Sugar weight percentage


Fig. 5. Experimental and calculated boiling temperatures of D-fructose/water and sucrose/water mixtures.

proposed model is able to describe the referred properties with a maximum AAD value of less than
0.90%.
In Table 5 a comparison between the RMSD and the AAD values calculated in this work and those
obtained using the approach presented by Catt~ et al. (1994), for the experimental database used here,
is given. These results show that the proposed model is able to describe the experimental data with a
similar accuracy as the Catt6 et al. (1994) model, using a smaller number of UNIQUAC interaction
parameters.
Figs. 1-10 show a comparison between the experimental literature data and the correlation results
obtained with the proposed model, for each of the six thermodynamic properties (water activity,
osmotic coefficient, vapor pressure, boiling temperature, freezing point and solubility data), taken into

125

120 o Abderafi and Bounahmidi (1994)


G Correlated curve j'
a
q--, . . . . Predicted curve ,,
.~ 115
~ ts I O

110 ,'
." 0
F-
• 105

10G

9, . . . . . . , , ,
0 10 20 30 40 50 60 70 80 90 100
D-glucose weight percentage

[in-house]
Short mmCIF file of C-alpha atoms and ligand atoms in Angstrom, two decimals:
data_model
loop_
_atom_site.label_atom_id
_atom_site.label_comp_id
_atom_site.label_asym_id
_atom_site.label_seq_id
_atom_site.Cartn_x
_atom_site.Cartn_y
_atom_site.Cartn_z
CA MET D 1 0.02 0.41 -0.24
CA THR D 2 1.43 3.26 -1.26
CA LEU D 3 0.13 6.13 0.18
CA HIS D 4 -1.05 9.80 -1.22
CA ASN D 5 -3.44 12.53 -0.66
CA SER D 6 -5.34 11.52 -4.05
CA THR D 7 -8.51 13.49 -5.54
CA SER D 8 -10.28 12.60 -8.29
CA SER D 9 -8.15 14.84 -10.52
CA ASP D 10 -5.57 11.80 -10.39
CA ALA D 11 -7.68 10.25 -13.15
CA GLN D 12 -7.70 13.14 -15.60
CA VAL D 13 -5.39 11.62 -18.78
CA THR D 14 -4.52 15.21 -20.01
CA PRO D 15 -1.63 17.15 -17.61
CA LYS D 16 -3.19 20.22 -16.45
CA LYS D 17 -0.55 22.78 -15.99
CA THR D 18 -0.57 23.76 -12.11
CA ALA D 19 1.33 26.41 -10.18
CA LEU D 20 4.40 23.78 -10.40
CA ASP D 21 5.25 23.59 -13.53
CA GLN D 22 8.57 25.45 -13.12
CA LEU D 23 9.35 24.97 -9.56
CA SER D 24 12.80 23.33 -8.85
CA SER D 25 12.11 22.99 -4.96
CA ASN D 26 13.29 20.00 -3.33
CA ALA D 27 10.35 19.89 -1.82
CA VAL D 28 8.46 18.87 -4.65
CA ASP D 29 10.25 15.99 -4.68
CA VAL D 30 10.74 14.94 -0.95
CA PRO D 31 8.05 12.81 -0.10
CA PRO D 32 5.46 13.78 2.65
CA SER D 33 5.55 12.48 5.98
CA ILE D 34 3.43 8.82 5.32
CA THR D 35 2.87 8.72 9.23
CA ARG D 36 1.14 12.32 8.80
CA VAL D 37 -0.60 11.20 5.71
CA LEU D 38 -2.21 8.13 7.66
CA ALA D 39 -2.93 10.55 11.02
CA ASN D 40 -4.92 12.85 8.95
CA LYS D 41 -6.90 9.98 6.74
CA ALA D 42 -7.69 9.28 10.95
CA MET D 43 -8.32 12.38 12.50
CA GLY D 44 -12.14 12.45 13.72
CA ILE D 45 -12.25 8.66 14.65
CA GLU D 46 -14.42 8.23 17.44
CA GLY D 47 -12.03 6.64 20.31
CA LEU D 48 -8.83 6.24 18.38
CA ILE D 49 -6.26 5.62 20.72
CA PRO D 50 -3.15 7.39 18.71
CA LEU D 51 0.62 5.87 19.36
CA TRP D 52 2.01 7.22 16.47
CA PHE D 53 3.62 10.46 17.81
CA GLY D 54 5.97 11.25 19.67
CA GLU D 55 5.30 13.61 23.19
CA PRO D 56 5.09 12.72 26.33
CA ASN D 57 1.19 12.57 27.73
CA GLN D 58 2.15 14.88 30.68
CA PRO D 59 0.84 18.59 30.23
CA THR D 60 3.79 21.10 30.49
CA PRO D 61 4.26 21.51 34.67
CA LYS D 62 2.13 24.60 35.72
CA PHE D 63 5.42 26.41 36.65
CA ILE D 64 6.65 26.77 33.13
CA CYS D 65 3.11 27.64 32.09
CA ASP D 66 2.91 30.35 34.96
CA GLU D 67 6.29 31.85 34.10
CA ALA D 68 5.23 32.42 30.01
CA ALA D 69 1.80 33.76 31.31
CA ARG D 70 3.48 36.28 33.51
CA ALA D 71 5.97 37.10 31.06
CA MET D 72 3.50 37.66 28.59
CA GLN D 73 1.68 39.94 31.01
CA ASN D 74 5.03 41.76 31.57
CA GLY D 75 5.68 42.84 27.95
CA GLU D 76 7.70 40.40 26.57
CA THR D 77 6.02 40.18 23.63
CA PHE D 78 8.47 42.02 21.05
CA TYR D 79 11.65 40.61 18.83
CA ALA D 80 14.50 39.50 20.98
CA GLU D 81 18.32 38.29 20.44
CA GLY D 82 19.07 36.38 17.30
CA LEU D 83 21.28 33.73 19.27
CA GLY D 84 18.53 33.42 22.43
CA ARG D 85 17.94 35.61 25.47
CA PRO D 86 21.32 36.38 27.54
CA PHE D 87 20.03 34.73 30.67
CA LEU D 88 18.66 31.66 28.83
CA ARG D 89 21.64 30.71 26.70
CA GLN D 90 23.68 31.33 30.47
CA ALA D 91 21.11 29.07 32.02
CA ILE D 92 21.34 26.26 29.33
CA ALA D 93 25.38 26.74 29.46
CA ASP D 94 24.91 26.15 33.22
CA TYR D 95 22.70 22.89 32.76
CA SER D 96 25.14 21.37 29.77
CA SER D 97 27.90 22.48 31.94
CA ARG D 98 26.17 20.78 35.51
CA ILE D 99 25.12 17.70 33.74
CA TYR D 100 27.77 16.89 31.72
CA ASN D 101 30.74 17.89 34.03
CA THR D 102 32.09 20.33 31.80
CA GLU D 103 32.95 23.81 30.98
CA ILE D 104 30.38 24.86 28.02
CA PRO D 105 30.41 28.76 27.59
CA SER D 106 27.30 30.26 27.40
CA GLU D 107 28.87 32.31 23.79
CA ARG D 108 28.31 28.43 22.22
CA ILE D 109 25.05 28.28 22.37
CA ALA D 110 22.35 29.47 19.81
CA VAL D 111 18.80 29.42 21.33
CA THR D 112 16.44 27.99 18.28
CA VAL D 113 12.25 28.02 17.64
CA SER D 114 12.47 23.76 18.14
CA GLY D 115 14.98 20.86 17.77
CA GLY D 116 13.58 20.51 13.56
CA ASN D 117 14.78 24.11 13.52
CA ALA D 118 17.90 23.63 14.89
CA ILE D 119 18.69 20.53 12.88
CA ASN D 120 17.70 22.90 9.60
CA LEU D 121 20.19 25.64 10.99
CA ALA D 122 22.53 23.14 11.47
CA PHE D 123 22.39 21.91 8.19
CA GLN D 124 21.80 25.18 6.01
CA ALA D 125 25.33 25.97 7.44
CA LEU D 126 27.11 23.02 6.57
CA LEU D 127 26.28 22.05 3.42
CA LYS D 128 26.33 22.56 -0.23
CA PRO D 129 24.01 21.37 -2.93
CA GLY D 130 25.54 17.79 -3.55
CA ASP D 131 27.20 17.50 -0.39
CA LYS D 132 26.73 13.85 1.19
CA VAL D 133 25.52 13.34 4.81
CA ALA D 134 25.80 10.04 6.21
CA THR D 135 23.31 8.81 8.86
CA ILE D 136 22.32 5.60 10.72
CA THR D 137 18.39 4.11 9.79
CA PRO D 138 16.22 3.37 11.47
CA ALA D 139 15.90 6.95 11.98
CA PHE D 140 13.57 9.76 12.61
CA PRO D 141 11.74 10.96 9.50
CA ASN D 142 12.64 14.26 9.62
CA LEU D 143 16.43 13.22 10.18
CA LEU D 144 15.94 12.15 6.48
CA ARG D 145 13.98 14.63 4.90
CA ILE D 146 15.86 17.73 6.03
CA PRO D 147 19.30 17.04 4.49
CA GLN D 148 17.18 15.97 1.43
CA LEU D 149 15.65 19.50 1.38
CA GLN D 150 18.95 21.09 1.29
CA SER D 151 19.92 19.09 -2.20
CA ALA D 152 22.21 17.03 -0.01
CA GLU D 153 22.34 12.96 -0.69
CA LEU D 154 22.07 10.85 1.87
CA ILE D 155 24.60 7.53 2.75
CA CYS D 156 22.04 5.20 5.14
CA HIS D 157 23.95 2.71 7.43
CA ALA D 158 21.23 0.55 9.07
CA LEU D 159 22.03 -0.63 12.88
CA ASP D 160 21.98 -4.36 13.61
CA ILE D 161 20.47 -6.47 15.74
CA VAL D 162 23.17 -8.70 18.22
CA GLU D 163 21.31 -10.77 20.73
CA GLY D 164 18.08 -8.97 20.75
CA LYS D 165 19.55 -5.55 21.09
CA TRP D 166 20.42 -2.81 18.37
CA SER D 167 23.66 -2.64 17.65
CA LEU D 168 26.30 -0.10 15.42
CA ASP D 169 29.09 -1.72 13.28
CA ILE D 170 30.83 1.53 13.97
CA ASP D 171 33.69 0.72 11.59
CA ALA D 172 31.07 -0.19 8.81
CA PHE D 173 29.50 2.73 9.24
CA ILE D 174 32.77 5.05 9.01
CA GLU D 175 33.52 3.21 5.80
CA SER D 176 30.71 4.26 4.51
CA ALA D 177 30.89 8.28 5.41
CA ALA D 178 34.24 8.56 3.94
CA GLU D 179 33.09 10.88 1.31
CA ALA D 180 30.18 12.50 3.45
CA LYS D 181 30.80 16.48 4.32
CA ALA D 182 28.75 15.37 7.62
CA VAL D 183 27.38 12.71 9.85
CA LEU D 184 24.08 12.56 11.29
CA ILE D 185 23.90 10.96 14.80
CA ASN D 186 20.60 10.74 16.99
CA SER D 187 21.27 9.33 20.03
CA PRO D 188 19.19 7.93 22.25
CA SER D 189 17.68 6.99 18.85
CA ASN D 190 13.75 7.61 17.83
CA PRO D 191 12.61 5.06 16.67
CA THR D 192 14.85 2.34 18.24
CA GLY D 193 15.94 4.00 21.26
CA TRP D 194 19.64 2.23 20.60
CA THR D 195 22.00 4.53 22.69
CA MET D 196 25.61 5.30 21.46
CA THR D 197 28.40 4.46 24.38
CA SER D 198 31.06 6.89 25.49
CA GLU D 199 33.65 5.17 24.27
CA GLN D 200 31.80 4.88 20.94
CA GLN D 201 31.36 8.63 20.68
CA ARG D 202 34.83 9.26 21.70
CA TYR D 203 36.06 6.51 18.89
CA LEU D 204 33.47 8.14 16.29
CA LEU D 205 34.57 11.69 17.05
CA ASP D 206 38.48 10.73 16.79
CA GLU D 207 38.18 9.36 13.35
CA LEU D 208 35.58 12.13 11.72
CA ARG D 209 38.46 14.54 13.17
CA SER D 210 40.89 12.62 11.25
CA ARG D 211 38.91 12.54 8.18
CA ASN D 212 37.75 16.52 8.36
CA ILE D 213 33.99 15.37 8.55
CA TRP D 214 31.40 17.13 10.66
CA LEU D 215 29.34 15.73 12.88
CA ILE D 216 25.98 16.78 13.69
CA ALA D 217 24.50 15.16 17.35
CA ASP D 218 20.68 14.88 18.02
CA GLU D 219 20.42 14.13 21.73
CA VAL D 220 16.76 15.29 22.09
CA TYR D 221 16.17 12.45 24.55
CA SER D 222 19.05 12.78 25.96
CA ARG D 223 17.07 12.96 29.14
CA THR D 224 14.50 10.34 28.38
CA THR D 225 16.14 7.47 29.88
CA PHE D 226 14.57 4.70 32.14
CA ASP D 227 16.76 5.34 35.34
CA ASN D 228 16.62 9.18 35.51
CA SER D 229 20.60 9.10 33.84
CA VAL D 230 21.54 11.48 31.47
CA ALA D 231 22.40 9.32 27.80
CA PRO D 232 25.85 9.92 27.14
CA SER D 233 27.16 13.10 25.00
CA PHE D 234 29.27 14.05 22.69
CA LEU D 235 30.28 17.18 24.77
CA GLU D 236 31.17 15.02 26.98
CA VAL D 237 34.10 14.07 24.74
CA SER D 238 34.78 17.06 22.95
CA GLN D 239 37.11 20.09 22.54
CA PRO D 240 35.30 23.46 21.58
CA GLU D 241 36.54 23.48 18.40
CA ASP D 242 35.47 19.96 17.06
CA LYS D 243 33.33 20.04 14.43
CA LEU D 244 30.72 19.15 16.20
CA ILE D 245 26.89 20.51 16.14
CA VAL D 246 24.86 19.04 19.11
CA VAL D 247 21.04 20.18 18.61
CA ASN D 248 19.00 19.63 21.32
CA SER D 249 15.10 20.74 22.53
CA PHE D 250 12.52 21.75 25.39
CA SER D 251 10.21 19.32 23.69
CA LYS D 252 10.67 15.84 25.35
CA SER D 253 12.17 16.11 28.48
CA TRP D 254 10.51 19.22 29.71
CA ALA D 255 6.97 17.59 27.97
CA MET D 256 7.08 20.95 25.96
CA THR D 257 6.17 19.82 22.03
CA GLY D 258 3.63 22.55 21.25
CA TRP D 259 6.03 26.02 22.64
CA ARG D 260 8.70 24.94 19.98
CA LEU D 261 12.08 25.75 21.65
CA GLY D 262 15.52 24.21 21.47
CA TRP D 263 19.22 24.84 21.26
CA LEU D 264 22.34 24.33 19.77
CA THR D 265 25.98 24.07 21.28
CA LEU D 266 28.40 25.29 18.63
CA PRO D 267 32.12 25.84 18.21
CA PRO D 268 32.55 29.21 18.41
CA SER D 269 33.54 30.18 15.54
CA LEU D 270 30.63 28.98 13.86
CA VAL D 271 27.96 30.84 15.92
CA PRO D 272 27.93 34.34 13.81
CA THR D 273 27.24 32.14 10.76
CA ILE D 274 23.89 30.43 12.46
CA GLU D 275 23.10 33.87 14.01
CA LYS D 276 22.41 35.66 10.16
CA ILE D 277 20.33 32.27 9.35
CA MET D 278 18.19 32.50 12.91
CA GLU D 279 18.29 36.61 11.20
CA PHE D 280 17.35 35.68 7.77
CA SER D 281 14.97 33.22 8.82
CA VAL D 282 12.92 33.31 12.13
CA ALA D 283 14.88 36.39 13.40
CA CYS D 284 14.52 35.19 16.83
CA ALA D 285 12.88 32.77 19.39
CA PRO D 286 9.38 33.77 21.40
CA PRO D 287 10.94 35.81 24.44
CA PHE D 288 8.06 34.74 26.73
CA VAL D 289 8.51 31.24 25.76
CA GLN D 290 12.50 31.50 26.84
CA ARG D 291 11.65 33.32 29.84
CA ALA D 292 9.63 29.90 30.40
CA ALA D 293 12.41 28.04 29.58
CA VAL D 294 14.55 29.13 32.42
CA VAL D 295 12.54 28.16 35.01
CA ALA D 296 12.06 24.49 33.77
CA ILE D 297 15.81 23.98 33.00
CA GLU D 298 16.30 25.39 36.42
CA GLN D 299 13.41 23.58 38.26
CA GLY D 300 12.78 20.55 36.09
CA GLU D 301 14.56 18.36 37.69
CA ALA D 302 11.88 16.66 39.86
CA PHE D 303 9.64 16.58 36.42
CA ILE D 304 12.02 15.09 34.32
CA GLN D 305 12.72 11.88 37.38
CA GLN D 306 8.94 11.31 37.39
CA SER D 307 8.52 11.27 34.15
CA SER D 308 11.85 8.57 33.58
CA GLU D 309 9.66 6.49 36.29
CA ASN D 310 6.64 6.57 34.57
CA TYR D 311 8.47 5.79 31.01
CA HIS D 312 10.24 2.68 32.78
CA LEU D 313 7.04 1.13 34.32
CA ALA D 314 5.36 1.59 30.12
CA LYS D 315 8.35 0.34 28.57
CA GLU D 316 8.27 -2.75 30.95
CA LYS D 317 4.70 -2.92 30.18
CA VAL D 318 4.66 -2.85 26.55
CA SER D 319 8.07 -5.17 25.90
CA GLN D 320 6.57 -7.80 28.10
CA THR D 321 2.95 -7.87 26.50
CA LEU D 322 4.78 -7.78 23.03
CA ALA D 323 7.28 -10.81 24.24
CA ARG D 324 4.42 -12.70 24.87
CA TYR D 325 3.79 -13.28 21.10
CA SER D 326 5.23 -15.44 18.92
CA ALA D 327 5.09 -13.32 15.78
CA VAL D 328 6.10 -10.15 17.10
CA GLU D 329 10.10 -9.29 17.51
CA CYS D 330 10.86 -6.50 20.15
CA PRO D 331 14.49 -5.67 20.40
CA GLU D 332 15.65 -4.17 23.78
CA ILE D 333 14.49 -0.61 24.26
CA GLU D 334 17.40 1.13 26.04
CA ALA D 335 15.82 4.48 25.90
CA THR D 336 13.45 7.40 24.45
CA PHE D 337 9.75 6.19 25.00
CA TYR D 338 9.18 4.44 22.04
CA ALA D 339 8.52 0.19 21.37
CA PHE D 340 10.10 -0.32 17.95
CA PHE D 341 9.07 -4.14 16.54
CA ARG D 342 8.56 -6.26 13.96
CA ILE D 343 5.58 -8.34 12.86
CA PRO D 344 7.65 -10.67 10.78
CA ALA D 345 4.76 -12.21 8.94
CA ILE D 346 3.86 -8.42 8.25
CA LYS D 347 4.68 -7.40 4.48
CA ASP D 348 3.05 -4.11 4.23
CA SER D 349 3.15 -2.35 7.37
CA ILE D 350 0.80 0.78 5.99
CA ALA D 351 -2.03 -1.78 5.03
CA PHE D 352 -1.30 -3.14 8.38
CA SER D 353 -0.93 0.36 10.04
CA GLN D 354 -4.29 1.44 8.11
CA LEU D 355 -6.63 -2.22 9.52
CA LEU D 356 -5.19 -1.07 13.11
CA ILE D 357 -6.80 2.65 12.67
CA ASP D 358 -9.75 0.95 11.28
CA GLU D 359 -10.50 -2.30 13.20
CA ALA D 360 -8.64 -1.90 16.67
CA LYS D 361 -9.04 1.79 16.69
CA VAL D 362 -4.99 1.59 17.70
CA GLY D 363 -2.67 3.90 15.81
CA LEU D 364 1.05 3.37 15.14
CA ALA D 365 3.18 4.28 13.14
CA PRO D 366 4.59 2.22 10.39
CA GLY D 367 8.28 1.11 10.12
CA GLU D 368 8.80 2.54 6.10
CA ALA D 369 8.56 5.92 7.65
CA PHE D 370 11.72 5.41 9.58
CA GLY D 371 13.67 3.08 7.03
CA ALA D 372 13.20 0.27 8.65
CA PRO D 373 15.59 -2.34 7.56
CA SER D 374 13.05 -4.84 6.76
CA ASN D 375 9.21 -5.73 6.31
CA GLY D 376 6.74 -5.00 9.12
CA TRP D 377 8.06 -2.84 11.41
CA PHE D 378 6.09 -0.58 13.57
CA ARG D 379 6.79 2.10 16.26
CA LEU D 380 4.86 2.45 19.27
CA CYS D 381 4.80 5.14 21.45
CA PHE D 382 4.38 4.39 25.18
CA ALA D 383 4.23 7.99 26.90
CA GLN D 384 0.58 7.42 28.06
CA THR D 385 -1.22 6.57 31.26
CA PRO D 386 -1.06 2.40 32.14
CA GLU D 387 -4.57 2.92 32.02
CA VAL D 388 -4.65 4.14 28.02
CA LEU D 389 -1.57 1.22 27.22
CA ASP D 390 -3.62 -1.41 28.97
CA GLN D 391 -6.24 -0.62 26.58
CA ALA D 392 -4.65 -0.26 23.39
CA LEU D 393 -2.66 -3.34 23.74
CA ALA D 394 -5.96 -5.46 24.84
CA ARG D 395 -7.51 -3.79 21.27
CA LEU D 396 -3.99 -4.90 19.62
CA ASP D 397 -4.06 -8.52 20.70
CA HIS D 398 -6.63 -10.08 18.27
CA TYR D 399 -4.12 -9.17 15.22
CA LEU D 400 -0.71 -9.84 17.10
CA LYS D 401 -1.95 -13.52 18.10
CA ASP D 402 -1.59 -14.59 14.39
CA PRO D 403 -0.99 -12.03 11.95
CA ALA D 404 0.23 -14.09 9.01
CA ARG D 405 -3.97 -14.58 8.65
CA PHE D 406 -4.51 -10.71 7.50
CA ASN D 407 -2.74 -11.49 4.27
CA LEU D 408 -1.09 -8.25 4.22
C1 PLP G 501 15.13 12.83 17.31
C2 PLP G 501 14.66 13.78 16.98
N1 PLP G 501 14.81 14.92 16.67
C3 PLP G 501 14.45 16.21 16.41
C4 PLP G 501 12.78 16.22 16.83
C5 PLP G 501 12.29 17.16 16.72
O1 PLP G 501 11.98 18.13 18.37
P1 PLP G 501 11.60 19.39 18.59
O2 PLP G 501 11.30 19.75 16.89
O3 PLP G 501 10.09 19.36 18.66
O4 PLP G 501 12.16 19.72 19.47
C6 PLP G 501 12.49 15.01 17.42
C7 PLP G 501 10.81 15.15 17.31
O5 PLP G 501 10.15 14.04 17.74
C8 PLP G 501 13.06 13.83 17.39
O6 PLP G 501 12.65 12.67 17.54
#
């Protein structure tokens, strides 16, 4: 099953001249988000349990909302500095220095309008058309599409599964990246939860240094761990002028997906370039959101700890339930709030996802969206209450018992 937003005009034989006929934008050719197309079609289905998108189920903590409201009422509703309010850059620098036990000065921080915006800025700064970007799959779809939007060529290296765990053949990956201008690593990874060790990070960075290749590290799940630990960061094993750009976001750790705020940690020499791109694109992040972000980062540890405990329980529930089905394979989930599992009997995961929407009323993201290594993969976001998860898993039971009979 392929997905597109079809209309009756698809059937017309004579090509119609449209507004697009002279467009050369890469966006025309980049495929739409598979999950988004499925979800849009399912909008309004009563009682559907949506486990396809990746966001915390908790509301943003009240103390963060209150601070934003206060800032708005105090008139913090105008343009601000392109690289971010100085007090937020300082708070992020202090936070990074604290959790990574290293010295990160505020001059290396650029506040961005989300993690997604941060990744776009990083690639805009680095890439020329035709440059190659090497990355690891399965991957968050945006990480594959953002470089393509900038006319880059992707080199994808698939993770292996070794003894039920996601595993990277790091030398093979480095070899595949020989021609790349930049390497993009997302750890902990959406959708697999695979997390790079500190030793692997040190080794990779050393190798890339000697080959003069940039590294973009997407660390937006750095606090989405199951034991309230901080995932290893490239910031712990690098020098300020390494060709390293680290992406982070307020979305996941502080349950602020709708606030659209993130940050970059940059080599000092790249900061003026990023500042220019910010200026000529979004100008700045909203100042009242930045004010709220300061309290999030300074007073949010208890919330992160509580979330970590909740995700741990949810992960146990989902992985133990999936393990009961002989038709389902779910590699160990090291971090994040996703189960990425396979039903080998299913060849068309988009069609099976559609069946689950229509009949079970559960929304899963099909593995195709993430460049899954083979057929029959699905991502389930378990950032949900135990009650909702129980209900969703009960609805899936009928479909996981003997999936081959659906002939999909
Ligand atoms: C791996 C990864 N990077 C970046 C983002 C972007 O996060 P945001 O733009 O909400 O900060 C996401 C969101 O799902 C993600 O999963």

Fig. 6. Experimental and calculated boiling temperatures of D-glucose/water.
82 A,M. Peres, E.A. Macedo / Fluid Phase Equilibria 123 (1996) 71-95

~ o d d od

r..)

I ,~"
.o I .,<~"

~0 ~D Cq ~ 0 ~,

O ~ ~
< • ~ ~
<

<
<

N <
e,, <

e-.

.8

.-- N 0

[- "6o
A.M. Peres, E.A. Macedo / Fluid Phase Equilibria 123 (1996) 71-95 83

,_., -4
L;
-8
•=-
O
-12 Sucrose
=~ -16 A, A: Weast (1973) ~
"~ -2C ,, o :~ricietal.(1983) '~ '~a
ts., ta Young and Jones (1949) \ \
-24 * Young et al. (1952) \ \
-28 ~ 50rrelated-_curve . . Fructose~ ~ ta

-32 . , . , . , . , . , . , . ~ .i ,
0 10 20 30 40 50 60 70 80 90
Sugar weight percentage
Fig. 7. Experimental and calculated freezing points of D-fructose/water and sucrose/water mixtures.

account for the correlation procedure of the three binary aqueous systems studied: D-glucose/water,
D - f r u c t o s e / w a t e r and sucrose/water.
A comparison between the unsymmetric molal activity coefficients calculated using the proposed
modified U N I Q U A C model and the ones published in the literature, at the same temperatures, is
shown in Figs. 11-13, for the D - g l u c o s e / w a t e r system at 25°C and 37°C, and for the s u c r o s e / w a t e r
system at 25°C, respectively. The literature unsymmetric molal activity coefficients are calculated
from the osmotic coefficient experimental data at the same temperatures, using the following equation

• tk- 1 +
lnTsug-= fom ~~b-1
d m (11)
m

0
-g

o~ _~

-12
~ -16
.~.
~a -20
-24 [ta Young(1957) X

28 ..... \
-32
0 10 20 30 40 50 60 70 80
D-glucose weight percentage
Fig. 8. Experimental and calculated freezing points of D-glucose/water mixtures.
84 A.M. Peres, E.A. Macedo / Fluid Phase Equilibria 123 (1996) 71-95

~" 28000
D Taylor and Robinson (1955)']
P' 24000 i

20000

160001

~ 12000
------- 45°C
", 8000
_-. 35°C
~" 4000 - - -